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The Struggle Is Real

Last July, I decided by myself to decrease one of my mood stabilizers because of a side effect – it can impact my word recall and articulation, which I hate. Although I had heard in the past to be cautious about messing with medications without a doctor’s guidance, I thought since I was only reducing my dose by half, it would be fairly straightforward with little impact on me or others.

I thought since I was only reducing my dose by half, it would be fairly straightforward with little impact on me or others – UH, NO!

UH, NO! Four months later, I’m just starting to even back out and deal with the aftermath of my decision. What started out as a little grumpiness and agitation towards my family and coworkers turned into a full-blown mania of unfiltered, inappropriate Andrea in multiple settings – social, work, and at home.

Though I’m sure you’d like me to go into all the sordid details, suffice it to say that I felt like I was 18 again, with boundless energy, plenty of F-bombs to put a sailor to shame, and a work appetite that would rival Elon Musk – I was ON FIRE!

And, while it can be fun for the manic person in the moment and maybe to laugh at later, it can create a whole lot of headaches for family members and friends and, quite frankly, it can be quite embarrassing and humiliating when you come back to your balanced senses.

I caught on fairly quickly that I was becoming manic, so I increased my mood stabilizer to the normal dose, and called for an appointment with my psychiatrist. Though he was booked two months out, the office got me on a waiting list and I saw him within a few days of my initial call. At that point, I had hit bottom – because what goes up must also come down. I was depressed, weepy and a basket case.

Choking back tears, I said, “I did something stupid, Dr. Brown!” “What did you do?” he said. “I cut my mood stabilizer in half because of the side effects.”

After hearing my journey over the past few months with my 18-year-old self, he prescribed another medication to try to get my depression under control. I was also still having some mixed episodes, which is when someone is manic and depressed at the same time. After a week on the new medication, I called his office saying I thought I needed to increase my dose as I about bit off one of my team member’s head and felt like I was crawling out of my skin.

After a few more weeks, I started to balance back out and feel more “normal.” However, the interesting thing about medication is that although it helps people manage emotions and the side effects of mental illness, it doesn’t get rid of unresolved issues lingering beneath the surface. So, when I decreased my mood stabilizer, it triggered a lot of icky stuff I have never dealt with. I liken my meds to a cover on a simmering pot, keeping things under control. When I went down on them, my pot blew the cover off and revealed issues that I couldn’t deny.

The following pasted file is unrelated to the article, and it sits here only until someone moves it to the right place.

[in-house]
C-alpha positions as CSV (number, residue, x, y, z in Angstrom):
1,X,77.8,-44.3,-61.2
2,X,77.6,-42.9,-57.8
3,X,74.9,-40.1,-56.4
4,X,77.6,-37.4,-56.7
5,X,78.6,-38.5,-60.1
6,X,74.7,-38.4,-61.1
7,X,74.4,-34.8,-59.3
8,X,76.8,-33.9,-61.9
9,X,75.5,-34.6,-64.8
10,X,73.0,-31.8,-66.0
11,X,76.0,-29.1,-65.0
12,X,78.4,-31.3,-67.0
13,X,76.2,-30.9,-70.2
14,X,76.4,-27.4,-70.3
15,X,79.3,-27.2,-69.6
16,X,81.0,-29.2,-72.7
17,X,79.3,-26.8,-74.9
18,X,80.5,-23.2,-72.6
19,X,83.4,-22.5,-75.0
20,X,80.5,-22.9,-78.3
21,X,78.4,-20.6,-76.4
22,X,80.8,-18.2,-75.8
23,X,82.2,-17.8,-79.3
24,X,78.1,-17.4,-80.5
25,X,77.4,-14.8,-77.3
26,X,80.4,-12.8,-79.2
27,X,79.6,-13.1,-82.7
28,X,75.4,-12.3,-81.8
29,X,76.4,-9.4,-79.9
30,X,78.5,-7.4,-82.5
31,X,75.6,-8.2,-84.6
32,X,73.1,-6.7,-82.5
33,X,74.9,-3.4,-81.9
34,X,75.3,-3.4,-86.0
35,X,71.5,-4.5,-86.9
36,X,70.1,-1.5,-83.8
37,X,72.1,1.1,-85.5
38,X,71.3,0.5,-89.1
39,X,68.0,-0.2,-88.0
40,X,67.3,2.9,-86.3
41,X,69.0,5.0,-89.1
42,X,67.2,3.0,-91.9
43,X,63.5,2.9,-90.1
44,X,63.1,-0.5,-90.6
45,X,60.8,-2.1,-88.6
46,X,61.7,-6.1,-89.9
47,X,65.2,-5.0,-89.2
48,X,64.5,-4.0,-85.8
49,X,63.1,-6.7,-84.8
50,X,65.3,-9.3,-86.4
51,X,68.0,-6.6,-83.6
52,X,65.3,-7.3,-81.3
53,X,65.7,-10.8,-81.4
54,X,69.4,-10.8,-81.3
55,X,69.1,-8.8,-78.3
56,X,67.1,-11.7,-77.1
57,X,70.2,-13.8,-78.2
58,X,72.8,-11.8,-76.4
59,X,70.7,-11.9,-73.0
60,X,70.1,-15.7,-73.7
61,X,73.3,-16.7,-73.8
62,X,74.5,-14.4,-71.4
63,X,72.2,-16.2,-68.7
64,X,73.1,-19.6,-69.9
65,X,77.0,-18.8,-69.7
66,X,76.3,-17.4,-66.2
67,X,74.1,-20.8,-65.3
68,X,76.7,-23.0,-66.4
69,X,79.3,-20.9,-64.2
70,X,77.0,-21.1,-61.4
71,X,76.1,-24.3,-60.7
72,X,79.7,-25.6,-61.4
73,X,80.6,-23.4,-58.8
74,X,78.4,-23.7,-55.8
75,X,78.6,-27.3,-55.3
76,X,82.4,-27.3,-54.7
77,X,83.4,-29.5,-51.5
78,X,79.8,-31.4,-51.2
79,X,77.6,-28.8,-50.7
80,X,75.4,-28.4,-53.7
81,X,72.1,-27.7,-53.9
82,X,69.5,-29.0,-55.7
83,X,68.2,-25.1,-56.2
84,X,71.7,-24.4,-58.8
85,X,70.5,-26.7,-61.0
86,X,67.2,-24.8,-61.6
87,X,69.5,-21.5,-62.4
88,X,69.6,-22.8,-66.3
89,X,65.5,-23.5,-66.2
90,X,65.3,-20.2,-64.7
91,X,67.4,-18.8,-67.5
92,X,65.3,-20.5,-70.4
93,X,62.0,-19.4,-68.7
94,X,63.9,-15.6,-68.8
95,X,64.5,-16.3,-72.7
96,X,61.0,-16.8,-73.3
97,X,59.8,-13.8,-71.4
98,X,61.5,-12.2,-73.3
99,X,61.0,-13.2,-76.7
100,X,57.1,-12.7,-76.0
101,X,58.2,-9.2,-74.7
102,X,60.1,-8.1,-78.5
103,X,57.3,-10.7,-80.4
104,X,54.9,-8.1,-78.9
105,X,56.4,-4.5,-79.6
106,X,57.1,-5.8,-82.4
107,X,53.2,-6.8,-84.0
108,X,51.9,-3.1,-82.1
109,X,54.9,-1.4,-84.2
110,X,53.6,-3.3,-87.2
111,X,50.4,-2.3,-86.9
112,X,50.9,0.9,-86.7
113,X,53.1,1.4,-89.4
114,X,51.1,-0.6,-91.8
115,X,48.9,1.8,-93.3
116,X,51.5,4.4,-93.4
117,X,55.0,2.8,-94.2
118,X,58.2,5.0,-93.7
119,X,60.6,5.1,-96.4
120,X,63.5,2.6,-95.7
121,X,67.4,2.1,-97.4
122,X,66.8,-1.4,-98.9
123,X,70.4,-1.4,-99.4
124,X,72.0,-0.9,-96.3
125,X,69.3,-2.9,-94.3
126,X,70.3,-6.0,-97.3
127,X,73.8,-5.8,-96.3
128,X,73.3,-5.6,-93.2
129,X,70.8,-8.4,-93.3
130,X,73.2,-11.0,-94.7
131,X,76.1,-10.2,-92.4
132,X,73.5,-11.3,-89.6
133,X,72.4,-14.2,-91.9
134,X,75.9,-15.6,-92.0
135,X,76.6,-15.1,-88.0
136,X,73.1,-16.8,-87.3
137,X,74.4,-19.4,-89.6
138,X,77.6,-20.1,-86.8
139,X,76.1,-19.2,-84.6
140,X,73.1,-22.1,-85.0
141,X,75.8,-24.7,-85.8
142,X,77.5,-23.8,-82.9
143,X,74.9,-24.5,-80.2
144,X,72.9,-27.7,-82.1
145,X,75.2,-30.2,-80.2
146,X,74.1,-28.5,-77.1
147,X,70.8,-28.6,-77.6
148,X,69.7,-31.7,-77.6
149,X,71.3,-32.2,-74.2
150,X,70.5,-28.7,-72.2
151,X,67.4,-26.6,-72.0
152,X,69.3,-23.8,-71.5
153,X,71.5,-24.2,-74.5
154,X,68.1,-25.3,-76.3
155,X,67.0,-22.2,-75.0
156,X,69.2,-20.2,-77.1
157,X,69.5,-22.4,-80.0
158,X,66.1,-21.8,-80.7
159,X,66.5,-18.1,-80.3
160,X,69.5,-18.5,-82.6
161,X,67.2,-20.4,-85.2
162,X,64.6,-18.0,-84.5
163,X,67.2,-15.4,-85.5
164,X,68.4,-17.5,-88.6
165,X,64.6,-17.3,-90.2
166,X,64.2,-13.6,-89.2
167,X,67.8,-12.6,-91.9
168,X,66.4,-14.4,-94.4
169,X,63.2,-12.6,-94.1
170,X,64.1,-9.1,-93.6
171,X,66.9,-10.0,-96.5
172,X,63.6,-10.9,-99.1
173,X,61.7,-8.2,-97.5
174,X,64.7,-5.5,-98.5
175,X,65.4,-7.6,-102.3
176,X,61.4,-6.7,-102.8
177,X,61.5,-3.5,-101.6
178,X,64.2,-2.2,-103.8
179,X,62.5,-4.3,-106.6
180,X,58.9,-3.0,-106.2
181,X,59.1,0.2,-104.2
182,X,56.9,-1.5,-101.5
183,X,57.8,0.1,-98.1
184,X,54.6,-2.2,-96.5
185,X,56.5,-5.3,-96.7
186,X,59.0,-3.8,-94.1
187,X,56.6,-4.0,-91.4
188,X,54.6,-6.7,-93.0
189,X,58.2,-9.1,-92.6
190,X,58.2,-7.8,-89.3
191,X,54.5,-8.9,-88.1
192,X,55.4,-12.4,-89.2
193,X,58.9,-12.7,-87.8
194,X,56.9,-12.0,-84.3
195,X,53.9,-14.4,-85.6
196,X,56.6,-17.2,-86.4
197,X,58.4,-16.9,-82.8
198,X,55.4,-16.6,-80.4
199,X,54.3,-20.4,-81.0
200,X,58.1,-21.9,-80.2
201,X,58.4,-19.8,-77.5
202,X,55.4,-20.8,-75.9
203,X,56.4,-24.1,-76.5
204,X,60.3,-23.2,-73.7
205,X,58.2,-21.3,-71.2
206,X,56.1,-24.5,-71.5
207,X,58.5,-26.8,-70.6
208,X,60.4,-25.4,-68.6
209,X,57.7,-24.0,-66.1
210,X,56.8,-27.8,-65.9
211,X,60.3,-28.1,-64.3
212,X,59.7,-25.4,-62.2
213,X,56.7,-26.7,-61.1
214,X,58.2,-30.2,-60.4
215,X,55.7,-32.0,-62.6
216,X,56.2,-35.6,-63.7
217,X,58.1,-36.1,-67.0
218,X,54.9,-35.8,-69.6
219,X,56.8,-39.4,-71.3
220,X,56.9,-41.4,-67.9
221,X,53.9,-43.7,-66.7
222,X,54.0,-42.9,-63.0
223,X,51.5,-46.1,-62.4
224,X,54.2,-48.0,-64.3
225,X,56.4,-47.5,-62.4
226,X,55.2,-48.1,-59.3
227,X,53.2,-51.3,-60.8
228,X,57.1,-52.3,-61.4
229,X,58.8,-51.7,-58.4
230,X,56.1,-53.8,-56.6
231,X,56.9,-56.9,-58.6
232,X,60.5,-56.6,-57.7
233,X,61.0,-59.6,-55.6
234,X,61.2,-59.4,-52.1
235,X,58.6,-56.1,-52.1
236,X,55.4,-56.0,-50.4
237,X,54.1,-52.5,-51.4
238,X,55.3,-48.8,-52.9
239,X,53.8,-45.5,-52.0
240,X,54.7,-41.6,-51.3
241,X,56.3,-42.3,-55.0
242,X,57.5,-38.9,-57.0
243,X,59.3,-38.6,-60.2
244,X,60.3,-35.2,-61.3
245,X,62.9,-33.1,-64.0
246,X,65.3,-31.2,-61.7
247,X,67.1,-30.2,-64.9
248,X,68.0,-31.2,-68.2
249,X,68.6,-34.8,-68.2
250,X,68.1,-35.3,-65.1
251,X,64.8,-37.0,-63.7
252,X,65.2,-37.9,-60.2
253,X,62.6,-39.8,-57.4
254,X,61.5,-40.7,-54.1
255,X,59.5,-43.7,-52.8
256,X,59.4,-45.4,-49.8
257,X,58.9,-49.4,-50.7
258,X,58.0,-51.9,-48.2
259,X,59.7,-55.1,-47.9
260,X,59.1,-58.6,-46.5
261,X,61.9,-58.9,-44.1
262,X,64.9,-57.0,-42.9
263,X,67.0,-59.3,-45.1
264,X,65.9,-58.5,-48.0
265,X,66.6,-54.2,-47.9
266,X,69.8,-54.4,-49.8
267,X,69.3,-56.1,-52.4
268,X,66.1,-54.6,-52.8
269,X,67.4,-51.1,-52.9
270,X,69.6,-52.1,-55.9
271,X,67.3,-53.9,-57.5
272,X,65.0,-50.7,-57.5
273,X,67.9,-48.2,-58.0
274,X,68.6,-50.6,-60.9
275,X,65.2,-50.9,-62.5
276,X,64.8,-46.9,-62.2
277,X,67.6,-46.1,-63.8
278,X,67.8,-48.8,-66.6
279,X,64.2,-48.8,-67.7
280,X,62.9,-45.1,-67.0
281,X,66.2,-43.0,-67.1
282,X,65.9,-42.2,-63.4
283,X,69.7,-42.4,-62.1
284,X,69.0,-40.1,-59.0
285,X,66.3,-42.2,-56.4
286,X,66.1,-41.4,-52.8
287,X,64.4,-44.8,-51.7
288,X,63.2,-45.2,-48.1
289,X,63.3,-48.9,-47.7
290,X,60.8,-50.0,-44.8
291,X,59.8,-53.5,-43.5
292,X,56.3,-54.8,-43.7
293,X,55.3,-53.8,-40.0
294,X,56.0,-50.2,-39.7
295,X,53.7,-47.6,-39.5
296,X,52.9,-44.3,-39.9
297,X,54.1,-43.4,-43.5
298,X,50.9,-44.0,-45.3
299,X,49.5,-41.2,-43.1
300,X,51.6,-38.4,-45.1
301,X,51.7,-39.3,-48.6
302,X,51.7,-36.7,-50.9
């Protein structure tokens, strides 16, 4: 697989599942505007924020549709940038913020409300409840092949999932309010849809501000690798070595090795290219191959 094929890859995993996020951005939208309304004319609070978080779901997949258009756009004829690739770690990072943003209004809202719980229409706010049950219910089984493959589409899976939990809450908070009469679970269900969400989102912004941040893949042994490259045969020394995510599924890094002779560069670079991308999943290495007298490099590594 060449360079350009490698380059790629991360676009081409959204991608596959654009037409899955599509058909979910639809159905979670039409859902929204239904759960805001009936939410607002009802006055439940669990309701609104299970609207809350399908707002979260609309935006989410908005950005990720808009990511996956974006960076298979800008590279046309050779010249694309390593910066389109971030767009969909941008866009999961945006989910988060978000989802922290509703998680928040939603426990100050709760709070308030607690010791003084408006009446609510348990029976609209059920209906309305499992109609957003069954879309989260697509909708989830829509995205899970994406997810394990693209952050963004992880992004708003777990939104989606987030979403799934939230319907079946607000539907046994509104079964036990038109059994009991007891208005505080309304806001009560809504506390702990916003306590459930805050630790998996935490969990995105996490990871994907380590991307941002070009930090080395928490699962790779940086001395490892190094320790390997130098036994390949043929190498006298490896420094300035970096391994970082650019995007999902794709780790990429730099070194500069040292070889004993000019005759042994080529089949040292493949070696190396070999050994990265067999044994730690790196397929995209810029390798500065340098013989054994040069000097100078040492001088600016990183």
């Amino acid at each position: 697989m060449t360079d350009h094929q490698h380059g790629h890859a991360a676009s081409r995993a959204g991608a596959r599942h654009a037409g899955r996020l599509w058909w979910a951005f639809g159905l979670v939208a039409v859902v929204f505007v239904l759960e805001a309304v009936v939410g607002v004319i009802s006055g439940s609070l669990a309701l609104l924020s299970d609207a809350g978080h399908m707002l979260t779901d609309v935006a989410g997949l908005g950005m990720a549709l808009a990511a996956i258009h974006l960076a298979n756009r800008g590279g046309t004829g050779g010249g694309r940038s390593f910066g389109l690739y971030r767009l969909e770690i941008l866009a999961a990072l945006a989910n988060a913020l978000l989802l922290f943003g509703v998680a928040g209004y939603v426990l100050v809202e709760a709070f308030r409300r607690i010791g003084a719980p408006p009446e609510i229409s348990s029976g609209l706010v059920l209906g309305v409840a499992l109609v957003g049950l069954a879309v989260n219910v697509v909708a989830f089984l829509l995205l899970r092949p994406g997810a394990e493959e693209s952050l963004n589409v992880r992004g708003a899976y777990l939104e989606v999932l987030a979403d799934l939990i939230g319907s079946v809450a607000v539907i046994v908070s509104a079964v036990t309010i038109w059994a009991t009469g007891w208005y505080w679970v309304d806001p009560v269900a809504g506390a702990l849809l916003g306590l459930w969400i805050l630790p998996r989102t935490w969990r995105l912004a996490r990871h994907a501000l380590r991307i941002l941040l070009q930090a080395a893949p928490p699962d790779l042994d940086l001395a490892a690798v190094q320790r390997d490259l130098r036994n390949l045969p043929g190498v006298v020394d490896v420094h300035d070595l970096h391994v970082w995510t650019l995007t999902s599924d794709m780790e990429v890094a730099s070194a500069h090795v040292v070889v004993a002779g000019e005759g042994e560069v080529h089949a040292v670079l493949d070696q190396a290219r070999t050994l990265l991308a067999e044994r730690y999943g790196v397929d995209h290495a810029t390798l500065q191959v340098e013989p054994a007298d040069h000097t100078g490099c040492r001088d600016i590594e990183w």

I’ve been calling this part of my experience “the awakening” (though some might call it a mid-life crisis, I’m in denial that I’m in my mid-life!). My “awakening” is helping me face some parts about me that aren’t always culturally celebrated. But, I have also realized that what is my biggest super power is also my biggest challenge and it will be a continual process for me to balance the good with the bad, the ying with the yang.

But isn’t that part of the journey of life? The process – discovering all of your truths, good and bad, and trying to love yourself for who you are? It’s so much easier said than done but when we embrace it, it can be so rewarding and beautiful. Give yourself grace for all the things in life.

You are SOOOO not alone!

Andrea Berryman Childreth

Author Andrea Berryman Childreth

Andrea Berryman Childreth is an award-winning author of the book, ON THE EDGE: Help and hope for parenting children with mental illness, founder of The Lemonade Project, advocate and parent coach. She has first-hand experience with parenting a mentally ill daughter and has struggled with mental illness, herself. Her goal is to help empower people to openly share their stories and improve access to equitable mental health services.

More posts by Andrea Berryman Childreth

Join the discussion 3 Comments

  • Avatar April says:

    Thank you for sharing this. I needed to hear that there may be reasons people don’t take, or don’t take all their meds. I have often wondered about that, but didn’t understand. In the last few yrs, I have started recognizing the schizophrenia in acquaintances. (Thinking, that person acts like a person with schizophrenia) I later learned I was correct, but it made me wonder why they would stop taking their meds….I also am aware that sometimes adjustments need made to the balance of medication.

    • Andrea Berryman Childreth Andrea Berryman Childreth says:

      Thank you for sharing your perspective. I think it helps us all understand each other more when we do. 🙂

  • Avatar Ashley says:

    I love you and support you.

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